If you’re looking for a record that is made up of quite different pieces, El Shalom’s “Frost” is the right thing to do. The five guys from Rheinhausen contributed their completely different preferences, and so it was recorded with their only LP - 1976 in the studio Neubauer and published in a circulation of 500 pieces (Attacca 2/7625) - a multi-layered work with singing in German and English . Their names, El Shalom (Hebrew “for peace”), had been deliberately chosen by the five conscientious objectors. In 1978 they released a single, “Birthday song” / “Money”, this time in the studio by Dieter Dierks, whose back was already on the LP, but in a completely different version. The CD contains also the two single pieces as well as two unpublished in addition…………..
El Shalom’s Frost is of interest mainly because of the well played instrumentation, where guitars and keyboards are the dominant instruments and many of the tracks feature some very nice guitar leads. This album draws heavily from a variety of influences including Yes, Genesis, Pink Floyd and, to a much lesser degree, King Crimson. Released in 1976, many of those band’s seminal works had already been released and so it is not surprising to think that they may have had some influence on this German band. The band combine both the dark elements – guitars, bass, and some of the drums – and lighter elements – flute, guitar leads, percussion and some of the keyboard washes (moog, organ and mellotron) of each of these sources. There is a level of complexity to the arrangements that is often mired in muddy production – not on the part of GoD for this reissue, but in the original recording. The CD contains four bonus tracks, the 7" re-recorded version of “Birthday Song” (which doesn’t benefit anything from the clearer production) and its flip, “Geld.” The latter two are live recordings from, which shows an El Shalom with an angrier, harsher sound. …………………….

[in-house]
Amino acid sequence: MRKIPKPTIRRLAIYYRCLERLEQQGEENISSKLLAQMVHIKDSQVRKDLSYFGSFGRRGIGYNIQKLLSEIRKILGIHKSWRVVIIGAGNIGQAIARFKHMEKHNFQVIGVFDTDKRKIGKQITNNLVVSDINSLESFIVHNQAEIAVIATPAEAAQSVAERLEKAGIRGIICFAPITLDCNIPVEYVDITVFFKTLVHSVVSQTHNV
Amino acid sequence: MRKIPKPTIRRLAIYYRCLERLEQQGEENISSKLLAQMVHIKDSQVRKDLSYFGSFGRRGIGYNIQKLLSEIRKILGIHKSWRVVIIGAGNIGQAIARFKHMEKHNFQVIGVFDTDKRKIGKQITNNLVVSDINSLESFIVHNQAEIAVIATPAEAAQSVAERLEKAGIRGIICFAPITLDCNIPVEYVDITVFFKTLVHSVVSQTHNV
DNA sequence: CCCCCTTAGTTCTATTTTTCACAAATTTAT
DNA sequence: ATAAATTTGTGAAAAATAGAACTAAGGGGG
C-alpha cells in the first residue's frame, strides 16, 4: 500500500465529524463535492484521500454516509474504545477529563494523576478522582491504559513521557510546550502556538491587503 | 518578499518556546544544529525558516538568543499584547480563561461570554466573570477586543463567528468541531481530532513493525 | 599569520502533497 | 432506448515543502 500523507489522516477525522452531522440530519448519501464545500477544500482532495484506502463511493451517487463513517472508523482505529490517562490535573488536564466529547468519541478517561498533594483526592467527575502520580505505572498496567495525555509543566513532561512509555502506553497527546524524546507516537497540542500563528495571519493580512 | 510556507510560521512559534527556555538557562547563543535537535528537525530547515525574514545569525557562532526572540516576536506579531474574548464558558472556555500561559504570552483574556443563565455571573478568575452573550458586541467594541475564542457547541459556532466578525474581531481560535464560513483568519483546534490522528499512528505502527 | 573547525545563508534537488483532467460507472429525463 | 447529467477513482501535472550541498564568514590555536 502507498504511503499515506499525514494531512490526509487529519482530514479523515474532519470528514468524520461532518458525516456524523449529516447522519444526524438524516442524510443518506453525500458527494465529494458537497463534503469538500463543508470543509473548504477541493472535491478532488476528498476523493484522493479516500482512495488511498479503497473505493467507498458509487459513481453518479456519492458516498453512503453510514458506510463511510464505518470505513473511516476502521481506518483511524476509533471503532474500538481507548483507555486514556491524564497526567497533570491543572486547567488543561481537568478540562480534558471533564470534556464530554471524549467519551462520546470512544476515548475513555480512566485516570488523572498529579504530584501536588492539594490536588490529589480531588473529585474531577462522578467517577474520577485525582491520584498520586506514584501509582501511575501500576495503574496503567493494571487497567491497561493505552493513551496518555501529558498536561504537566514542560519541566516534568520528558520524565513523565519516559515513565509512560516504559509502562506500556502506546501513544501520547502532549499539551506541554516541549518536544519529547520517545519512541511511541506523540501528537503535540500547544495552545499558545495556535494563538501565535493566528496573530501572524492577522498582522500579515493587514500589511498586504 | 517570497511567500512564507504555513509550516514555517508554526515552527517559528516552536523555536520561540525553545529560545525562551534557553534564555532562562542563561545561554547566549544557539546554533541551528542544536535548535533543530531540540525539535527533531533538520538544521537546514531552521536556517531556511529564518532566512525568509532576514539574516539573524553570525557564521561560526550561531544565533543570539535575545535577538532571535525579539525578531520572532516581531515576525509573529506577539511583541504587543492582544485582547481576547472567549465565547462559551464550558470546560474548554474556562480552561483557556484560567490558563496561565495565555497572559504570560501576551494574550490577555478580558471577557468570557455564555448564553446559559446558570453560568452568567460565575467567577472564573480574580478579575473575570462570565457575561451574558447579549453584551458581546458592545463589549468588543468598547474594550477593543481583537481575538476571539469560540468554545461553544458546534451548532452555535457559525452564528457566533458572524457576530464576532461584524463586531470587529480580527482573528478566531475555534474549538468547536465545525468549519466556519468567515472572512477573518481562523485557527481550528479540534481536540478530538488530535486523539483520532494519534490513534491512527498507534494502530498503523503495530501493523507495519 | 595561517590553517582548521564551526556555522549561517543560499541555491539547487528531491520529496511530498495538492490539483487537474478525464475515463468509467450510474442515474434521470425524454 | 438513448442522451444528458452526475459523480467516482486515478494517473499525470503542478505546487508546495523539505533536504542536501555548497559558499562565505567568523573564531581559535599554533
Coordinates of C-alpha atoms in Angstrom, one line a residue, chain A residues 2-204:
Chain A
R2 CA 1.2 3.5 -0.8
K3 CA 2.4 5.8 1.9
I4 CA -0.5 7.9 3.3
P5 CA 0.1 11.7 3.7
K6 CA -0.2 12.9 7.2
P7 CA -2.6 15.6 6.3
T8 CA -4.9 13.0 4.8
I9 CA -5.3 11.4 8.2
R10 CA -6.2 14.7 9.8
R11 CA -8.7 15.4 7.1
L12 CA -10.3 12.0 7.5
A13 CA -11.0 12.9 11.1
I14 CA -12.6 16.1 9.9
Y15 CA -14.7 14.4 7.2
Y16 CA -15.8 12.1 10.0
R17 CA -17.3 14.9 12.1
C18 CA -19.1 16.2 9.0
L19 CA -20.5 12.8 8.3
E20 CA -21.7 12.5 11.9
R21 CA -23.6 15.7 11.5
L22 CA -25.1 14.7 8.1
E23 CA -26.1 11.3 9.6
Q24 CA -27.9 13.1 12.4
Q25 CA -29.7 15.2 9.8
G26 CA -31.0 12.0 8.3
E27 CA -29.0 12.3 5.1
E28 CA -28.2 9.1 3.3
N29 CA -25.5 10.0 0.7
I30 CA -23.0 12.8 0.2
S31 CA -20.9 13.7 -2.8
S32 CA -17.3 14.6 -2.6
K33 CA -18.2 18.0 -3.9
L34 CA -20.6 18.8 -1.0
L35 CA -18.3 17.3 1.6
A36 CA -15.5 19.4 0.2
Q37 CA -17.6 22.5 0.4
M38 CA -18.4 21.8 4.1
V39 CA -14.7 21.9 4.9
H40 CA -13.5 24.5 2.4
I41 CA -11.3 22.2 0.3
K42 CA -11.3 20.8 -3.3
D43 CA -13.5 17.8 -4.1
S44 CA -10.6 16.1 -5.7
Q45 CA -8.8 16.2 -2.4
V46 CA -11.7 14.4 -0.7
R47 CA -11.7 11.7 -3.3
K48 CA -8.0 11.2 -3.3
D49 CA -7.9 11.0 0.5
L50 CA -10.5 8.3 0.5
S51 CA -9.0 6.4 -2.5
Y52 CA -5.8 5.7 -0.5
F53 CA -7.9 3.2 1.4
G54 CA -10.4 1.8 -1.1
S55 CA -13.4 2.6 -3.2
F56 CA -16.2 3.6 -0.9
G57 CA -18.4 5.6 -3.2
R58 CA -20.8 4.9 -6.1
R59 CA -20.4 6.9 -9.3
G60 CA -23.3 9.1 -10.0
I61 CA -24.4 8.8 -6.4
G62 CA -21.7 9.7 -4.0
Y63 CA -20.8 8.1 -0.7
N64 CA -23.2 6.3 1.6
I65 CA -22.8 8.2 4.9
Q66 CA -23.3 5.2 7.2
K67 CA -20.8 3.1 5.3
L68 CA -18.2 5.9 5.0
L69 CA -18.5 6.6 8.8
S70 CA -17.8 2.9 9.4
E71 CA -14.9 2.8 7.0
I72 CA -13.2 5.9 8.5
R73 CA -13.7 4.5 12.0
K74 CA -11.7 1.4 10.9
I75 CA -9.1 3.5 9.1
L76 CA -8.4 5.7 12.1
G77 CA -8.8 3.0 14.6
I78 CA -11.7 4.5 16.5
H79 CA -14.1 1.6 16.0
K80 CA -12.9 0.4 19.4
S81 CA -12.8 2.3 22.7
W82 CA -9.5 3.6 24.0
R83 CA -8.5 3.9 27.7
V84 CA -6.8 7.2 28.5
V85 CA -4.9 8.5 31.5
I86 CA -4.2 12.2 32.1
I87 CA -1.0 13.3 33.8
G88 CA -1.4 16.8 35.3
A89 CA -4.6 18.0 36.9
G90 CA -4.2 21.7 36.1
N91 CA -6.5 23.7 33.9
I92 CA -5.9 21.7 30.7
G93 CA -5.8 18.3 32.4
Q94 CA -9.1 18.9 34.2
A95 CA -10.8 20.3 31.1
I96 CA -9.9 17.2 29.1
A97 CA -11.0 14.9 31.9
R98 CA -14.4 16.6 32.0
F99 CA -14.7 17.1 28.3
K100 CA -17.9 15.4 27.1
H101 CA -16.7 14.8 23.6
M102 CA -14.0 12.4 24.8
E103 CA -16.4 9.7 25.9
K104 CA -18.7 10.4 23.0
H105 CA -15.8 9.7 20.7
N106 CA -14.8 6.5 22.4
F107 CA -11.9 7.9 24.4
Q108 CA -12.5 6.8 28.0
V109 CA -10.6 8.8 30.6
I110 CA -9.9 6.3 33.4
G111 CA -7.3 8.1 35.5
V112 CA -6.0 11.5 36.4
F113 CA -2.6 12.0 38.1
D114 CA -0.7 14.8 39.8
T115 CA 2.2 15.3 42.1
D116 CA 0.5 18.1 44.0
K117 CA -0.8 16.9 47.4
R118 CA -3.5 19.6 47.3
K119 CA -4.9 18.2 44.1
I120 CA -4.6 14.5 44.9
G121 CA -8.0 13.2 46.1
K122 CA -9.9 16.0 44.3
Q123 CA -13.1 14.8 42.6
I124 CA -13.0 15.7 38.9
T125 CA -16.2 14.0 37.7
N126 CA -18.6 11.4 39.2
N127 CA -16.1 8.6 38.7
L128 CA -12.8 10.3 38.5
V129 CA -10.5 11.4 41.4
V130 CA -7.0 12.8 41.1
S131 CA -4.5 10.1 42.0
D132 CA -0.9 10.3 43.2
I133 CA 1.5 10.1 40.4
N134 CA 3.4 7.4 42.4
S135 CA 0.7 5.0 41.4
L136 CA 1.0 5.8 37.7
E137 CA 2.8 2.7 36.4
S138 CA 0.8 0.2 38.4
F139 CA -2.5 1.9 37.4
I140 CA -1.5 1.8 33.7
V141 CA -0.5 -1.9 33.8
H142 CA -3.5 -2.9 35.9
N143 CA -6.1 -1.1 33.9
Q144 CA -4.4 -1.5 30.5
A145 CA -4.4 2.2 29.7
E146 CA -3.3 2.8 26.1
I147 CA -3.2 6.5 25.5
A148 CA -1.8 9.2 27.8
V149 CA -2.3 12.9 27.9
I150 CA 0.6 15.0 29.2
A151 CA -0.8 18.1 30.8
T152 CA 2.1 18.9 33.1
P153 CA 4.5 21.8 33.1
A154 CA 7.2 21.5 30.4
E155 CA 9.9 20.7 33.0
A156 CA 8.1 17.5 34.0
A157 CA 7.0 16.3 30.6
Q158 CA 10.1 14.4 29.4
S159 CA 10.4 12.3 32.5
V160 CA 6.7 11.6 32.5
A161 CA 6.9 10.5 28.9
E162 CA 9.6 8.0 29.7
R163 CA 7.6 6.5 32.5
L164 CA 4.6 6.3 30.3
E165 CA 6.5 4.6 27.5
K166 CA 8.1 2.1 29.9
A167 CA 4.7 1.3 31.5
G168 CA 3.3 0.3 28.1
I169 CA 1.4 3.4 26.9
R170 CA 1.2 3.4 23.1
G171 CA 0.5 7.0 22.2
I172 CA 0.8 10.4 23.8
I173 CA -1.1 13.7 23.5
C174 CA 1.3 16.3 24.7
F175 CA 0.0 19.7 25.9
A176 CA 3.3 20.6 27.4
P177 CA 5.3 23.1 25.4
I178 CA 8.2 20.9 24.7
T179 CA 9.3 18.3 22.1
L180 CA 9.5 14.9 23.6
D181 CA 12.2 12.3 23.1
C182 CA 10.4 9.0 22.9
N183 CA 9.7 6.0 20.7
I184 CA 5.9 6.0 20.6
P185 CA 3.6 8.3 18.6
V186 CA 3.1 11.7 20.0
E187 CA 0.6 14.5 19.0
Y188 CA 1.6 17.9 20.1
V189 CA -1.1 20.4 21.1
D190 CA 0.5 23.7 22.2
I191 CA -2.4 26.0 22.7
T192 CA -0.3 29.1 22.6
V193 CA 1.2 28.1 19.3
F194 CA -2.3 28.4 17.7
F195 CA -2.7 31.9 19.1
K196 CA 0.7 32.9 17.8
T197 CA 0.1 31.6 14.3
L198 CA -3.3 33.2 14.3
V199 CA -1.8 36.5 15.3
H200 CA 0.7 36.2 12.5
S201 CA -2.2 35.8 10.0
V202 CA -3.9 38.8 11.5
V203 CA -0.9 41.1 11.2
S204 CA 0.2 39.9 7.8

El Shalom were a German group from the late 70s whose only album, Frost, has surprisingly eluded reissue until just recently. The band’s style sits nicely along some other later 70s underground German bands; Wind, Sahara, Subject Esq. and Novalis among them. Still, El Shalom does sound a little rougher and unpolished than many of the above, perhaps due to a grittier sounding mix and a slightly more than occasional reliance on established genre clichés. That said, for the most part El Shalom cultivates their own feel, mixing in a rough hard rock aesthetic in with moments of more traditional symphonic splendor. Particularly engaging is the keyboard work of Joachim Brands, whose ready deployment of generous doses of Moog, organ and mellotron will have symph fans salivating. The guitars of Gunter Christ take center stage on other cuts, like the raucous, catchy opener “Der Werbegnom”, which is nothing if not infectious. The worst moments come when the band makes the ill-advised, yet all too common, decision to sing in English on tracks like “Princess June”, “Leipzig” and the particularly twee “Birthday Song”, which does lend an air of amateurish ineffectiveness to points of the album. While these moments tend to stick out on early listen, they in reality only make up minor parts of the album. More representative are the flute-led melodic flights on the morose title track, or the moog backed guitar dirges of “Alvin Zweistein”. The German vocals which tend to dominate the affair are on the whole quite appealing, often reminding of the aforementioned Novalis as well as Stern Combo Meissen with their almost anthemic, sing along feel, particularly in the well developed, addictive structure of “Krieslaufkollaps”. - Greg Northrup